It doesn't mean, of course, that everyone hits the same wall: the effort required by two people with different aptitudes diverges exponentially. Say, your learning rate is X and someone else's is Y, the ratio of the amount of effort of the two of you is exp(Xn)/exp(Yn)=exp((X-Y)n), where n is the amount of material learned. So eventually one of you, given a comparable amount of effort, would be way ahead of the other.

Why do I see this apparent phenomenon of inefficient learning important? One example I see somewhat often is someone saying "I believe in the AI alignment research and I want to contribute directly, and while I am not that great at math, I can put in the effort and get good." Sadly, that is not the case. Because learning is asymptotically inefficient, you will run out of time, money and patience long before you get to the level where you can understand, let alone do the relevant research: it's not the matter of learning 10 times harder, it's the matter of having to take longer than the age of the universe, because your personal exponent eventually gets that much steeper than that of someone with a natural aptitude to math. Another example is the sports scouts: the good ones intuitively see the limits of someone's athletic skills very early on, and can confidently say "This one will never play in the NBA" long before it becomes apparent to the aspiring player themselves.

One objection to this conclusion is that we see people of comparable skills all the time, much more often than those who are way ahead of the rest. Sure, some seem smarter and more capable than others, but not incredibly so. My take on it is two-fold: one is that a specific niche tends to include people of roughly similar skills, so the difference in the learning abilities ((X-Y) above) is not very large, and two is that very few people actually push to the point where the exponent becomes too steep to handle and instead stop learning new things much earlier that that. Sure, if you are a programmer you may still learn Rust or some new Framework.js, but that is not really the kind of learning that requires you to climb the the exponent, it's more like going sideways.

It is also worth noting the synergies: the aptitudes are not all orthogonal to each other, so ascending a different, easier path can get you closer to the same exponentially tall summit, if not quite on top of it. You can learn (almost) the same math in different ways. Even apparently independent skills can come together in unexpected ways to make the climb easier.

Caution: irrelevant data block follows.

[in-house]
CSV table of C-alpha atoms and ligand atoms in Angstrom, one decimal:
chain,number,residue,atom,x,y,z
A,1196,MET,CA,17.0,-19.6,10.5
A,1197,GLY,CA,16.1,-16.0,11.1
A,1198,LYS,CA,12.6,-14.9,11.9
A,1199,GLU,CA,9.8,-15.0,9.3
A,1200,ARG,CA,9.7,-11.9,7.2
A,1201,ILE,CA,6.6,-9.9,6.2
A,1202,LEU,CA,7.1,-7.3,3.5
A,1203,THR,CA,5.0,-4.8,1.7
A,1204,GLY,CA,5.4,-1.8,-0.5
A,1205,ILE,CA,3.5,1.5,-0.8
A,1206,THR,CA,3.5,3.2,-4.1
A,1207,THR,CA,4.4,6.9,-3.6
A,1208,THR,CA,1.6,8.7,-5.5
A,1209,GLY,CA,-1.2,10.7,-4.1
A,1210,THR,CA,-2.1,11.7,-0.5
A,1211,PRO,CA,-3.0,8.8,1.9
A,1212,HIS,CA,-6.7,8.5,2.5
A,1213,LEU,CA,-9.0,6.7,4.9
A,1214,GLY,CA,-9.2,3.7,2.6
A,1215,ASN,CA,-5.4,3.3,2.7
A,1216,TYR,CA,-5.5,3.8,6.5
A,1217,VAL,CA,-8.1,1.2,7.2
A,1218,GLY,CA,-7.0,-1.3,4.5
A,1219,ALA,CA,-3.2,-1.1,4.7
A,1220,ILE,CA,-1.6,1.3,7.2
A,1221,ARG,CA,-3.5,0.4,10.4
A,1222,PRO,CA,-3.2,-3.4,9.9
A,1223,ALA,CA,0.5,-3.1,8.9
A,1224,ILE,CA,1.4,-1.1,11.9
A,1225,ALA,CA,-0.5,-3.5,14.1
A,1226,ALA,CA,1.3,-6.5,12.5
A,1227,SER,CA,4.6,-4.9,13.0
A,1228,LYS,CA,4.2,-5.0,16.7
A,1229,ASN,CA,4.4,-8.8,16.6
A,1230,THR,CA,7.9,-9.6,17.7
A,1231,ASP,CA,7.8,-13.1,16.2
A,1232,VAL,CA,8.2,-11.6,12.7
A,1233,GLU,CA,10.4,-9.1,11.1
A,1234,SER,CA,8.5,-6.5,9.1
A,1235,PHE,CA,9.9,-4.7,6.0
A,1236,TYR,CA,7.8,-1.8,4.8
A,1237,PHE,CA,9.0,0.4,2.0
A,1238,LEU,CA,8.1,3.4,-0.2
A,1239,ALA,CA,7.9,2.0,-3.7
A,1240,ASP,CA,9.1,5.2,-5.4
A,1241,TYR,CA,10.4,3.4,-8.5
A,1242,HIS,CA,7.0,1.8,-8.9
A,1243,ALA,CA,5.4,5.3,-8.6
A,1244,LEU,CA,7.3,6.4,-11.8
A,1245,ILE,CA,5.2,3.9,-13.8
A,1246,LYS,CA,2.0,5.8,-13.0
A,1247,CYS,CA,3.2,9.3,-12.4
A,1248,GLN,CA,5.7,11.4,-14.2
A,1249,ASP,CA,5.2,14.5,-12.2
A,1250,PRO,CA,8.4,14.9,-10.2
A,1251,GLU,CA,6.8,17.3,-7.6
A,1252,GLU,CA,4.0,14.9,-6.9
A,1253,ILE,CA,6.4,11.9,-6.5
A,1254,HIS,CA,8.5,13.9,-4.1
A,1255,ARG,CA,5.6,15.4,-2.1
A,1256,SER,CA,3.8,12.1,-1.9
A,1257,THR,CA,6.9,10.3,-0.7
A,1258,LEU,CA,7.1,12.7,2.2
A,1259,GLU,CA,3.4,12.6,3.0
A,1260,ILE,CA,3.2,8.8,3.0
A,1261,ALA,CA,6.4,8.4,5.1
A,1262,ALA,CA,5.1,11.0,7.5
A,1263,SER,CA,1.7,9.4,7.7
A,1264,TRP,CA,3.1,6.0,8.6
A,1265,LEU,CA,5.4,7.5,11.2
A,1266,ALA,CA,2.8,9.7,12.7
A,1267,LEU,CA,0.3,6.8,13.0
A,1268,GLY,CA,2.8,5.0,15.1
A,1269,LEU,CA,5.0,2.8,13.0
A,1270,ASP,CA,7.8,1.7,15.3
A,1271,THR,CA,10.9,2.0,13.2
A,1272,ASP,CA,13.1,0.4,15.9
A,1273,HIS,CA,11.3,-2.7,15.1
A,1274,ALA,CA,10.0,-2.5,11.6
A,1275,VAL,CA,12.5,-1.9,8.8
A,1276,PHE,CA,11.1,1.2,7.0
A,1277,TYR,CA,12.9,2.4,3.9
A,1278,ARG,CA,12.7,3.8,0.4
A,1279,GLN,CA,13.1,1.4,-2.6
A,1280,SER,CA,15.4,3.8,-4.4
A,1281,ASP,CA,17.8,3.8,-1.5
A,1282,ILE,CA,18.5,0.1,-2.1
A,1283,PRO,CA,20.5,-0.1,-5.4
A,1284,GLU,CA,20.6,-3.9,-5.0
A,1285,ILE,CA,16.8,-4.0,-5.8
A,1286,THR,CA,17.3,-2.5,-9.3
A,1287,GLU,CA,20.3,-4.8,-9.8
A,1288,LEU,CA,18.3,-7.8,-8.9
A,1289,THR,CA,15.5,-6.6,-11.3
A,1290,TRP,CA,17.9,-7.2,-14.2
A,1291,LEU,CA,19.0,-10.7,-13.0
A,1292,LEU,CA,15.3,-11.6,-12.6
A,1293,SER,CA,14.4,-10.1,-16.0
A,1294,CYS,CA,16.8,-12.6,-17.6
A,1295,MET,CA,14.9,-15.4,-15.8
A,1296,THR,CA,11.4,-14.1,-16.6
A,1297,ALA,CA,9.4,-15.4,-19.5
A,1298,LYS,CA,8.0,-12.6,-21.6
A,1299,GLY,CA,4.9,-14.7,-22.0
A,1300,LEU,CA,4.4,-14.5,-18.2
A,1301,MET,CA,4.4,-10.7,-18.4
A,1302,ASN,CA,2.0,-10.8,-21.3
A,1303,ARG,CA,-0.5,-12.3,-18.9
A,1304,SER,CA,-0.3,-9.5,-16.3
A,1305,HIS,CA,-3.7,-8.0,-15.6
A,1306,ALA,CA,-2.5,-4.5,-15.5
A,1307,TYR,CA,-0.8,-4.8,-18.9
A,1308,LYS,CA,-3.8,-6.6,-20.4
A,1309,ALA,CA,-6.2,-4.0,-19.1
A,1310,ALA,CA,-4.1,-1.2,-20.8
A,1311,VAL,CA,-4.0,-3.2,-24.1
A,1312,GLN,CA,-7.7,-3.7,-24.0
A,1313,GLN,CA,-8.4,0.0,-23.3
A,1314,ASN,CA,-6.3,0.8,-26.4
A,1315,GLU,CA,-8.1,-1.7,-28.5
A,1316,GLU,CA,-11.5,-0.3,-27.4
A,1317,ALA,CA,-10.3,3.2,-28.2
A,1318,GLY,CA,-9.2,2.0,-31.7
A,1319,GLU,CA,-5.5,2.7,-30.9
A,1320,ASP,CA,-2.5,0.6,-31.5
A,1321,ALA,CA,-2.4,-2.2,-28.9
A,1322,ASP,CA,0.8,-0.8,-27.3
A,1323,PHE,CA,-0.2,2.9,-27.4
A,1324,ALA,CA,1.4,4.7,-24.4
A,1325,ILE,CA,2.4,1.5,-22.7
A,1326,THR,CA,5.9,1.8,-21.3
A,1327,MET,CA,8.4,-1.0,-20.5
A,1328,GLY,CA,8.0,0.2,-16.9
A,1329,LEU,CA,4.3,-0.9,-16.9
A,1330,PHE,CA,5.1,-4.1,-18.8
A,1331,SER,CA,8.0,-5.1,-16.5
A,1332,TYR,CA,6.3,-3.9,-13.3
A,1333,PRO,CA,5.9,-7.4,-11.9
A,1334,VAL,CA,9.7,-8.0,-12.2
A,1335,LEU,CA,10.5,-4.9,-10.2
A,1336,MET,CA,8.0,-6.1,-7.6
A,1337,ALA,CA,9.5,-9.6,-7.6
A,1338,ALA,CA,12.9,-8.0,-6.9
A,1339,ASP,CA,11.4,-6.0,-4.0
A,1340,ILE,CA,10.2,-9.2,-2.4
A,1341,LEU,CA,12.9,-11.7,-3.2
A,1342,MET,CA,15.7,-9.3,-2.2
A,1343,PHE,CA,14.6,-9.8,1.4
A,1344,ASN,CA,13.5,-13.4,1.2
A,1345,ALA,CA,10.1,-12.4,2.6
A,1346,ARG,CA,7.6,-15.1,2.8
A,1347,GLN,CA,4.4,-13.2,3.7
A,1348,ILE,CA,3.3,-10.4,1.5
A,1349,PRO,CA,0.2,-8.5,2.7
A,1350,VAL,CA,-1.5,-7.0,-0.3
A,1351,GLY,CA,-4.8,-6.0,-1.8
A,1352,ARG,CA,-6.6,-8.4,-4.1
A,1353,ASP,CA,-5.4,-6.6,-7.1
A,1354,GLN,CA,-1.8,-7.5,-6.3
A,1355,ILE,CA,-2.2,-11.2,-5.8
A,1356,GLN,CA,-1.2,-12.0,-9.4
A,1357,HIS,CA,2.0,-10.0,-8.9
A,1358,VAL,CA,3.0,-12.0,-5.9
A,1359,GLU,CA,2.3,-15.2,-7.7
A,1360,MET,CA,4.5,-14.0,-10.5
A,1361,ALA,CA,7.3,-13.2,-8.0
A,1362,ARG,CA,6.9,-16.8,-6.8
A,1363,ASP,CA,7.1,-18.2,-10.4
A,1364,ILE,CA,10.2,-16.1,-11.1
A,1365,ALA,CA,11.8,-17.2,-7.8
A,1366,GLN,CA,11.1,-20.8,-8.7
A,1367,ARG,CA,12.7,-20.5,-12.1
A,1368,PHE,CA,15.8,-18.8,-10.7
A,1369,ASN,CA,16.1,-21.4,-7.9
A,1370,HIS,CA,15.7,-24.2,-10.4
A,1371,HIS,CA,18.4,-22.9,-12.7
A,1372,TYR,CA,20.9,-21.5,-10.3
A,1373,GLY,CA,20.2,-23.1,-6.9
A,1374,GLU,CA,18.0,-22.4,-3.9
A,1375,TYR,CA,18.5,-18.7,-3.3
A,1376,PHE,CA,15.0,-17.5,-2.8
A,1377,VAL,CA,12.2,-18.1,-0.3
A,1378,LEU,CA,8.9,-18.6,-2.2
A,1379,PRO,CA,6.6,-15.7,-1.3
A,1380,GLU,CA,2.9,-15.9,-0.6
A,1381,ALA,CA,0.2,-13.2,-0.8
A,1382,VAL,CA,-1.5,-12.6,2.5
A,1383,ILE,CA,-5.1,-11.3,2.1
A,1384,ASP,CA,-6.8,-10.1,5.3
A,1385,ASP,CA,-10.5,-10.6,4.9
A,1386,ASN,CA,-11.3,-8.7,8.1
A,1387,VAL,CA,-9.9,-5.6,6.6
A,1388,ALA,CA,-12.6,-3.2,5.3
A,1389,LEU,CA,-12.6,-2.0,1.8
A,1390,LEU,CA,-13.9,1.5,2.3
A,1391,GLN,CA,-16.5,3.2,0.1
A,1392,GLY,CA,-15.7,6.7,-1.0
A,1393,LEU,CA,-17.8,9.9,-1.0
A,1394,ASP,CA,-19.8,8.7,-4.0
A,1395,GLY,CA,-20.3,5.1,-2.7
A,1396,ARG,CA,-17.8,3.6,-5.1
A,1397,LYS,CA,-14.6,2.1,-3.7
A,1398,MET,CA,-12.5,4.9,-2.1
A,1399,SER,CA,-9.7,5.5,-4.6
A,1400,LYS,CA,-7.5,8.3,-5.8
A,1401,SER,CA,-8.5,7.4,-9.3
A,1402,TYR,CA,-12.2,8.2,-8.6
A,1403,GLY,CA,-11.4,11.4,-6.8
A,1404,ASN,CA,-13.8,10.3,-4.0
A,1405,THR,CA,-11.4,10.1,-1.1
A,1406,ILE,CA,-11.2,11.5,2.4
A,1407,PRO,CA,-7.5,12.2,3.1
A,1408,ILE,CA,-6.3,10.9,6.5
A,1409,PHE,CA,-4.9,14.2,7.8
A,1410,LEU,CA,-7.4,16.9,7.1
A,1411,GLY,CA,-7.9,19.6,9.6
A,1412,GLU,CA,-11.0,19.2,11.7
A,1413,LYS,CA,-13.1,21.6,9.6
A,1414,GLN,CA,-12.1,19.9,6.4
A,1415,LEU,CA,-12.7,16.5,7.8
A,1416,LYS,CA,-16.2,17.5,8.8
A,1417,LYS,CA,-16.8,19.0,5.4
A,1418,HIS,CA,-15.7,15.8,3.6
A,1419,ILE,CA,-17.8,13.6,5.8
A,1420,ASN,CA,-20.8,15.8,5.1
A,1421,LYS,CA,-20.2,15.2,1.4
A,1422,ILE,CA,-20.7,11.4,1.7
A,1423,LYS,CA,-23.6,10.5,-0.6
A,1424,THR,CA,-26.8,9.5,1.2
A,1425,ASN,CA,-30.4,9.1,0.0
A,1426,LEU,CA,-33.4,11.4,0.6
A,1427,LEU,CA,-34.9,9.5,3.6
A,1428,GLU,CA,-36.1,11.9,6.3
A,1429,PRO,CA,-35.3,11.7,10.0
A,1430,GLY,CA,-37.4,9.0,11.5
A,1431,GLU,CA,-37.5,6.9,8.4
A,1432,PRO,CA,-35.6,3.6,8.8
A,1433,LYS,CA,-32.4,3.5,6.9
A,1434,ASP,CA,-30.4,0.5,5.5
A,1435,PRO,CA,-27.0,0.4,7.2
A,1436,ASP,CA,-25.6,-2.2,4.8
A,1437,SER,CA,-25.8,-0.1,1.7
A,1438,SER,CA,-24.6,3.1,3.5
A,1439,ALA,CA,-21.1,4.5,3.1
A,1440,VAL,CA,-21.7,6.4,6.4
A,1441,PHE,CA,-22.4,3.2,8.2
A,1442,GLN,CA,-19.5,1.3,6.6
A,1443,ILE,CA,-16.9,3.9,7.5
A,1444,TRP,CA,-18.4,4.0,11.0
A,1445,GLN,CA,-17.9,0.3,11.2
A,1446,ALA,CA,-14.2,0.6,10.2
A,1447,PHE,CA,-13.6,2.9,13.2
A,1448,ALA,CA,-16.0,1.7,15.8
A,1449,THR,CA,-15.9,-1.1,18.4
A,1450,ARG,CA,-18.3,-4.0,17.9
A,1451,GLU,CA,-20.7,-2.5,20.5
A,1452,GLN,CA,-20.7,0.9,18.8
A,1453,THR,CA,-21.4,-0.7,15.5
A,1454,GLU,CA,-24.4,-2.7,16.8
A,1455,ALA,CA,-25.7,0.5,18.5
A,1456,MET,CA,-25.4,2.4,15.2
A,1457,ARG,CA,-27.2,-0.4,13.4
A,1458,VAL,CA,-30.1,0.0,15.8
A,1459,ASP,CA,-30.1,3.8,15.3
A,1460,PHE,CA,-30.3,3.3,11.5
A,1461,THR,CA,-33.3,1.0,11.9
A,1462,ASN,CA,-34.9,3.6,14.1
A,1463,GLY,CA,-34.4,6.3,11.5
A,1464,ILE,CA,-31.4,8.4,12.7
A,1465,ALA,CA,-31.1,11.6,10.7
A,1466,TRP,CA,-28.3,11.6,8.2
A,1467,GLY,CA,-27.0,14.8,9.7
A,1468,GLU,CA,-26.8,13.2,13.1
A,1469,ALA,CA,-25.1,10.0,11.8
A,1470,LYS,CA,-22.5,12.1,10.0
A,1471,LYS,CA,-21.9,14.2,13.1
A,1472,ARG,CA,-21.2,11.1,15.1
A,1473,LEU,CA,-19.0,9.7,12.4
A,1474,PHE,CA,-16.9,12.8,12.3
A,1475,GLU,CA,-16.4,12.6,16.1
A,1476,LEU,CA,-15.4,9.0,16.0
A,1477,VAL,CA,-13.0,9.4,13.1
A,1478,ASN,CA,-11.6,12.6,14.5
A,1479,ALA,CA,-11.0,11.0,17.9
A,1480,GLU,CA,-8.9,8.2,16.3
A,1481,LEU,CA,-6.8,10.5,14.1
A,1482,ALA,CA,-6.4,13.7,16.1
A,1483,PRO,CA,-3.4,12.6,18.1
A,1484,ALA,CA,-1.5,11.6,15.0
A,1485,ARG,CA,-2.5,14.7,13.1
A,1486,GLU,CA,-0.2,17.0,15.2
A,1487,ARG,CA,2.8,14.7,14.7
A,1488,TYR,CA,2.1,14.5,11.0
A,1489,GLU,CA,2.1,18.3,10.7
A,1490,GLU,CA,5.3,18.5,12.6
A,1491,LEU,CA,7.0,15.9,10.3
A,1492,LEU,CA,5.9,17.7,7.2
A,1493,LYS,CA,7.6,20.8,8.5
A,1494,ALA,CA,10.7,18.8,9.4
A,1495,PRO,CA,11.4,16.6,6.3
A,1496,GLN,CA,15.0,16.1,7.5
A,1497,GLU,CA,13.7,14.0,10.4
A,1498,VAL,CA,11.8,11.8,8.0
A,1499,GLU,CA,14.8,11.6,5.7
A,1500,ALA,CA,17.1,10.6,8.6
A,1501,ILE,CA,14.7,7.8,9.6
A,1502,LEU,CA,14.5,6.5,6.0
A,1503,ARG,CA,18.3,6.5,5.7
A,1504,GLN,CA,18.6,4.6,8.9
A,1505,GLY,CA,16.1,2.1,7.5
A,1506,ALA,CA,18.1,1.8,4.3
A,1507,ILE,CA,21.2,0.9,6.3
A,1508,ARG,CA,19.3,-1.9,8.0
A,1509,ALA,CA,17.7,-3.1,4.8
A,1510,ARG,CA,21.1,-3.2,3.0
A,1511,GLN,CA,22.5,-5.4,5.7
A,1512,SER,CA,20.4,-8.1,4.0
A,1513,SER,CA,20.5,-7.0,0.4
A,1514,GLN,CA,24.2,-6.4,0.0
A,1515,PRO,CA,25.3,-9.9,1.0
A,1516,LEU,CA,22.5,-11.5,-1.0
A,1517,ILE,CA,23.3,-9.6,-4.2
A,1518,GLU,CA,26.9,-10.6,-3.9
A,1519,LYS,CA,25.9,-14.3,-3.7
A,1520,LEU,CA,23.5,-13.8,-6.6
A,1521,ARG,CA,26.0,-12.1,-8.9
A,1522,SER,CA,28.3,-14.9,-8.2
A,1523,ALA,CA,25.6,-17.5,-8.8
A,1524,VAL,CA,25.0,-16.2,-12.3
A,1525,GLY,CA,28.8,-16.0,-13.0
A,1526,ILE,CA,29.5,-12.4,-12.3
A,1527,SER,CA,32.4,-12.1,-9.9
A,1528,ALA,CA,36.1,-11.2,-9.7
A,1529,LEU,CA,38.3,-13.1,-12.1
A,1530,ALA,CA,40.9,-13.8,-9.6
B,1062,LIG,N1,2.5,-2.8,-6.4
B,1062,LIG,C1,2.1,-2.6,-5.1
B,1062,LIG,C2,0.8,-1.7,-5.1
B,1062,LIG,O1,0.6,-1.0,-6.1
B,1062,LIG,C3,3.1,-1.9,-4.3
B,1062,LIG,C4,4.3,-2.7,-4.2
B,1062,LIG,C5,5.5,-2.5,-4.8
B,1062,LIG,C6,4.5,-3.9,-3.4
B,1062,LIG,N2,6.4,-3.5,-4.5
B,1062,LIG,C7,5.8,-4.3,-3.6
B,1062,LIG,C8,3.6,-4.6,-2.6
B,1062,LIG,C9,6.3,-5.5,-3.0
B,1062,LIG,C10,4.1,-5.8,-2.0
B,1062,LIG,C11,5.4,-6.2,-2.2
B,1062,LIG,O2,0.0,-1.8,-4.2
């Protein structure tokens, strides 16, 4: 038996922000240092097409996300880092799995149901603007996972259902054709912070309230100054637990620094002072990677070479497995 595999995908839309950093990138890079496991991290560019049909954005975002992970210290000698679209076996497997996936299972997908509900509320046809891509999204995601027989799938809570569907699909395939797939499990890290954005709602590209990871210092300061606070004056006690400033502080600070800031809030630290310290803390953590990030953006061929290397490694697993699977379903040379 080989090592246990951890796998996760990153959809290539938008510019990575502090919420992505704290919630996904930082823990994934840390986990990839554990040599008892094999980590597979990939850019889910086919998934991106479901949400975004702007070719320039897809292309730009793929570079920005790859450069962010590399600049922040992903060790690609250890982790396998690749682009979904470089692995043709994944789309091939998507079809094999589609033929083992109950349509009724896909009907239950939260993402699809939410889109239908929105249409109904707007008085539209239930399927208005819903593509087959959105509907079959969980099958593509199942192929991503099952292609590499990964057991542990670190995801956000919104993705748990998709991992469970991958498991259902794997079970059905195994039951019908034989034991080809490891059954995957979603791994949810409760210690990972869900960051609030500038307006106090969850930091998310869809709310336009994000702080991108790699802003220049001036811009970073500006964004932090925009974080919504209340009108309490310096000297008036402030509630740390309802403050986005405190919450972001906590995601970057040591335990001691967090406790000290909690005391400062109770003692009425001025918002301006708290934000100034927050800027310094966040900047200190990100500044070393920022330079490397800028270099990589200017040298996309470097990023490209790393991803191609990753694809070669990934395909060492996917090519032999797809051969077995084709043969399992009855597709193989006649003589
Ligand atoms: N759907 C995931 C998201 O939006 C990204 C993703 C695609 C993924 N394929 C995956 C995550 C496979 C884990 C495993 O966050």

Eventually, however, if you keep working in earnest, no matter what you try and how hard you apply yourself, that exponential limit will get you. So, what to do to minimize frustration? One common intuitive approach is to... stop learning early. That's what most people do, unless forced to, they learn just enough to get by on what they know. Really, it works. Even if you want to advance. To quote HPMoR "for although you are ambitious, you have no ambition." There is usually some room in the middle.

Assuming you do have ambition, you probably ought to plan way ahead. How do you achieve something extraordinary, or at least above ordinary, given what you know about yourself? Presumably, you want to be able to perform at the top level in the field of your choosing, and that means a couple of things: you are somewhere around, say, top 0.1% in your area, including potential synergies, and the field itself has not yet attracted a lot of those at the 0.01% level, so some low hanging (for you) fruit is still left. Otherwise you will max out long before you cross the threshold of where the skills you have learned become useful, and that's a shame. Now, if only it was so easy to evaluate all these unknowns before embarking on that learning journey...